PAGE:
Dear Quirkyalone: Am I Too Picky? August 31, 2009Posted by Onely in quirkyalone.
Tags: bartenders, Dating, hamburgers, office romances, plumbers, single life, single people, sushi, tofu, too picky
“Dear Quirkyalone: Advice for QuirkyLiving” is a weekly guest column by Lisa and Christina (crossposted at Quirkyalone). It appears every Monday. When you’re making up your own road map for (quirky)living, you need thoughtful advice. We’re here for you. Quirkyalone and Onely welcome your questions; send them on to onely AT onely.org.
Here’s my short answer: No, and No.
But to be more specific:
First, I’d like to consider the phrase “too picky.” The way I see it, being “picky” is not in and of itself a “bad” thing, though our culture often seems to say so. Let’s say we’re talking about food: If you order the specialty burger at your favorite restaurant that comes loaded with toppings – in this case bacon, blue cheese, arugula, avocado, and mushrooms – but the taste and texture of mushrooms make you want to puke, it’s pretty reasonable to ask for the burger without the mushrooms. If you are too shy, uncertain, or simply unaware to articulate this taste, you’ll likely leave the restaurant dissatisfied and/or hungry. In that sense, then, I would call awareness of your distaste a positive “pickiness.” In the same way, if you know that you don’t ever want to have kids, but you meet someone who is attractive in many senses but wants to have eight children with his future partner, then it makes sense to steer clear before the meal comes – that is, before you learn the hard way that no matter how much you love him, you just can’t eat those mushrooms.
If, however, your imagined (as opposed to proven) sense of (dis)taste keeps you from being open to new or different culinary experiences – let’s say that you’ve never had sushi before and refuse to try it, or let’s say that you had tofu once at a hospital cafeteria and you didn’t like it then but now have the chance to try it again in a five-star restaurant and you refuse, even though your dining companions say it’s the best dish they’ve ever had – I would say that you may be “too picky.” In much the same way, I suppose that, yes, it is possible to be “too picky” when it comes to potential mates. If you meet a plumber but refuse to date her simply on the basis that you’ve never dated a plumber before (or because you assume every plumber is blithely unaware of his or her buttcrack showing), then you might be missing out on a world of new experiences and perspectives to which you would otherwise not have exposure (not to mention never learning the answer to the question: where do all those pipes lead?). Or, let’s say that, several years ago, you had an office romance that turned terribly sour – an experience that prompted you to write off all future office romances. Since then, however, you find that you have formed a deep connection with another office mate who is clearly a better match, and you find you have strong romantic feelings for him. In cases like these, it doesn’t always make sense to dogmatically stick to those hard-and-fast rules that we make to protect ourselves. In certain circumstances – especially if we proceed with a cautious optimism and honesty about the past – the tofu may, in fact, be worth trying again.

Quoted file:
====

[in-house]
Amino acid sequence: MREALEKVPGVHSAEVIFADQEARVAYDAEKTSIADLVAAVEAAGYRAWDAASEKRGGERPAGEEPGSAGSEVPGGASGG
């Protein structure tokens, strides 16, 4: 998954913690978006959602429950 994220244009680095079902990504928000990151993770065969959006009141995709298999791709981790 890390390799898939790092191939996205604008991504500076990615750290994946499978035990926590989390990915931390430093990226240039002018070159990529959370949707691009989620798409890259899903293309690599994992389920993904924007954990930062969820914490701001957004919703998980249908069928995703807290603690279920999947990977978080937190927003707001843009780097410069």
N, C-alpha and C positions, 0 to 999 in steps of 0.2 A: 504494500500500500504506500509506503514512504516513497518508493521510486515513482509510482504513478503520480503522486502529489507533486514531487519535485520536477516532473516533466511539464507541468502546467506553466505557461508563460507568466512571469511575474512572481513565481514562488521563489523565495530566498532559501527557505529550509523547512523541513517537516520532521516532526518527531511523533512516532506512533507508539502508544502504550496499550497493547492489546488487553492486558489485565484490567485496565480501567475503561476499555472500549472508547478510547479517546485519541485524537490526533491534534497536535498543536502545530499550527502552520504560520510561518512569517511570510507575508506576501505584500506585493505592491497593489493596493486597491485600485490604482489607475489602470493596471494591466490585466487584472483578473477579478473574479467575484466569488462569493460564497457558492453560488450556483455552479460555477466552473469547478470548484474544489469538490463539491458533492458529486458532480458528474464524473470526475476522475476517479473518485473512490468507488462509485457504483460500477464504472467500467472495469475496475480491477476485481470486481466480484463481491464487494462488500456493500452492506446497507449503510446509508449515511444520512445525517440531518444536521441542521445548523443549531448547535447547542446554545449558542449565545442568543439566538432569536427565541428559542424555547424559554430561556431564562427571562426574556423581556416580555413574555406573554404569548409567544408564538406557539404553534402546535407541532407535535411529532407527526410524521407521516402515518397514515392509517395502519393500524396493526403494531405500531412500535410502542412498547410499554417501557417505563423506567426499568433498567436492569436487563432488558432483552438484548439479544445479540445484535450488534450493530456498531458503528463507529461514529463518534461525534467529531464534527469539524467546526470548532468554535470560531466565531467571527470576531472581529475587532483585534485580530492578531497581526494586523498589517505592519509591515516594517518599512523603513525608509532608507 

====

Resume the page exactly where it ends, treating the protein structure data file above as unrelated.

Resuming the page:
No matter how picky you are, as a Quirkyalone, the most important thing is that you’re comfortable with, and honest about, your likes and dislikes. If you truly hate dogs, it’s not fair to yourself or your potential partner to date a dog-owner. If you need someone to call you every night before you go to bed, then it makes no sense to date a bartender who works the night shift. Sometimes our friends and family may make us feel bad for those things we consider to be “dealbreakers,” but ultimately, this is your life, and you really shouldn’t settle. Do what makes you happy, but be honest about it.
You mention something about age above, but I’m really not sure what age has to do with it. If anything, people “over a certain age” (whatever that means) have more life experience and, thus, more awareness of what they can and can’t live with, as well as what does or doesn’t make them happy. To me, that doesn’t seem “wrong” at all.